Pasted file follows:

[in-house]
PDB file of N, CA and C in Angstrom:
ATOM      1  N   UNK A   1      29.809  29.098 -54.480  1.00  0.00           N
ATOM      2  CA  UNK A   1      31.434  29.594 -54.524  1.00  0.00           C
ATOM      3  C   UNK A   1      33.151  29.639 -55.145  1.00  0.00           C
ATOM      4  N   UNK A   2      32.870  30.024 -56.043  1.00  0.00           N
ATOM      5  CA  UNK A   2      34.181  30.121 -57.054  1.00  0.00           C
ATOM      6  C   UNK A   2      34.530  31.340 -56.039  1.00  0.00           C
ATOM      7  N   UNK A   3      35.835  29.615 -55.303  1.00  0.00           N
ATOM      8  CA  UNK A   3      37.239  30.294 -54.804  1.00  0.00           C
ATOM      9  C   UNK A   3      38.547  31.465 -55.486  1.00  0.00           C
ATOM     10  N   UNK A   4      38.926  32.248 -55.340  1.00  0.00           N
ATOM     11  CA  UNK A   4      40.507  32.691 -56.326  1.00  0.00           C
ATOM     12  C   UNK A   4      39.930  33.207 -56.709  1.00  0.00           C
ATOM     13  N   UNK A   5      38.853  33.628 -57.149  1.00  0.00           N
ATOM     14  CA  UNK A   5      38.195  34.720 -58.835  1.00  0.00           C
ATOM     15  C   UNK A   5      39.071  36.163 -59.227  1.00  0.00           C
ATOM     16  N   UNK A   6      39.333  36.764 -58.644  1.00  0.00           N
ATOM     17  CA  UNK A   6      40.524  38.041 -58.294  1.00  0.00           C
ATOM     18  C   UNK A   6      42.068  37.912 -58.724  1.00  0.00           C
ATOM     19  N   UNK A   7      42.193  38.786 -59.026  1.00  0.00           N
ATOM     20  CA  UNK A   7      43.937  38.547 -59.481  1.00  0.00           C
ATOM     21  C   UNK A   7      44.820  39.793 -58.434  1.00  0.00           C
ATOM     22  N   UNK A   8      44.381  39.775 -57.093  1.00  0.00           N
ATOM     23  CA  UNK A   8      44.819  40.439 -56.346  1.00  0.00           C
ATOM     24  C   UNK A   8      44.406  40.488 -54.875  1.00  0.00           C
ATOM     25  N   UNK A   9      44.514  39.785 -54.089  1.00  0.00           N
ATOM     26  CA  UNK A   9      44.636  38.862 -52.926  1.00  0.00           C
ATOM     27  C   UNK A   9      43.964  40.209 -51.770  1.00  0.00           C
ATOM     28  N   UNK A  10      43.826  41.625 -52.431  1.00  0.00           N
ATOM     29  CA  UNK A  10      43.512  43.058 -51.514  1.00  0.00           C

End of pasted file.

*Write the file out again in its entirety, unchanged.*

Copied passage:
[in-house]
PDB file of N, CA and C in Angstrom:
ATOM      1  N   UNK A   1      29.809  29.098 -54.480  1.00  0.00           N
ATOM      2  CA  UNK A   1      31.434  29.594 -54.524  1.00  0.00           C
ATOM      3  C   UNK A   1      33.151  29.639 -55.145  1.00  0.00           C
ATOM      4  N   UNK A   2      32.870  30.024 -56.043  1.00  0.00           N
ATOM      5  CA  UNK A   2      34.181  30.121 -57.054  1.00  0.00           C
ATOM      6  C   UNK A   2      34.530  31.340 -56.039  1.00  0.00           C
ATOM      7  N   UNK A   3      35.835  29.615 -55.303  1.00  0.00           N
ATOM      8  CA  UNK A   3      37.239  30.294 -54.804  1.00  0.00           C
ATOM      9  C   UNK A   3      38.547  31.465 -55.486  1.00  0.00           C
ATOM     10  N   UNK A   4      38.926  32.248 -55.340  1.00  0.00           N
ATOM     11  CA  UNK A   4      40.507  32.691 -56.326  1.00  0.00           C
ATOM     12  C   UNK A   4      39.930  33.207 -56.709  1.00  0.00           C
ATOM     13  N   UNK A   5      38.853  33.628 -57.149  1.00  0.00           N
ATOM     14  CA  UNK A   5      38.195  34.720 -58.835  1.00  0.00           C
ATOM     15  C   UNK A   5      39.071  36.163 -59.227  1.00  0.00           C
ATOM     16  N   UNK A   6      39.333  36.764 -58.644  1.00  0.00           N
ATOM     17  CA  UNK A   6      40.524  38.041 -58.294  1.00  0.00           C
ATOM     18  C   UNK A   6      42.068  37.912 -58.724  1.00  0.00           C
ATOM     19  N   UNK A   7      42.193  38.786 -59.026  1.00  0.00           N
ATOM     20  CA  UNK A   7      43.937  38.547 -59.481  1.00  0.00           C
ATOM     21  C   UNK A   7      44.820  39.793 -58.434  1.00  0.00           C
ATOM     22  N   UNK A   8      44.381  39.775 -57.093  1.00  0.00           N
ATOM     23  CA  UNK A   8      44.819  40.439 -56.346  1.00  0.00           C
ATOM     24  C   UNK A   8      44.406  40.488 -54.875  1.00  0.00           C
ATOM     25  N   UNK A   9      44.514  39.785 -54.089  1.00  0.00           N
ATOM     26  CA  UNK A   9      44.636  38.862 -52.926  1.00  0.00           C
ATOM     27  C   UNK A   9      43.964  40.209 -51.770  1.00  0.00           C
ATOM     28  N   UNK A  10      43.826  41.625 -52.431  1.00  0.00           N
ATOM     29  CA  UNK A  10      43.512  43.058 -51.514  1.00  0.00           C